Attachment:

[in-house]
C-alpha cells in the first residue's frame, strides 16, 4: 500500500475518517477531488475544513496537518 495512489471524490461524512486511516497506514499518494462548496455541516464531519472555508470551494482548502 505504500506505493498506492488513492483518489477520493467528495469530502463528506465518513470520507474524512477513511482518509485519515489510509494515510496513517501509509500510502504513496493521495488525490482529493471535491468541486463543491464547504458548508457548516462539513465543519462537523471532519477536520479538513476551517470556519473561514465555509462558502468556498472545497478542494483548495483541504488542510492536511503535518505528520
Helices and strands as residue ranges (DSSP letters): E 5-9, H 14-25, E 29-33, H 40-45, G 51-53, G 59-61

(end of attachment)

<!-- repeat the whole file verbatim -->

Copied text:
[in-house]
C-alpha cells in the first residue's frame, strides 16, 4: 500500500475518517477531488475544513496537518 495512489471524490461524512486511516497506514499518494462548496455541516464531519472555508470551494482548502 505504500506505493498506492488513492483518489477520493467528495469530502463528506465518513470520507474524512477513511482518509485519515489510509494515510496513517501509509500510502504513496493521495488525490482529493471535491468541486463543491464547504458548508457548516462539513465543519462537523471532519477536520479538513476551517470556519473561514465555509462558502468556498472545497478542494483548495483541504488542510492536511503535518505528520
Helices and strands as residue ranges (DSSP letters): E 5-9, H 14-25, E 29-33, H 40-45, G 51-53, G 59-61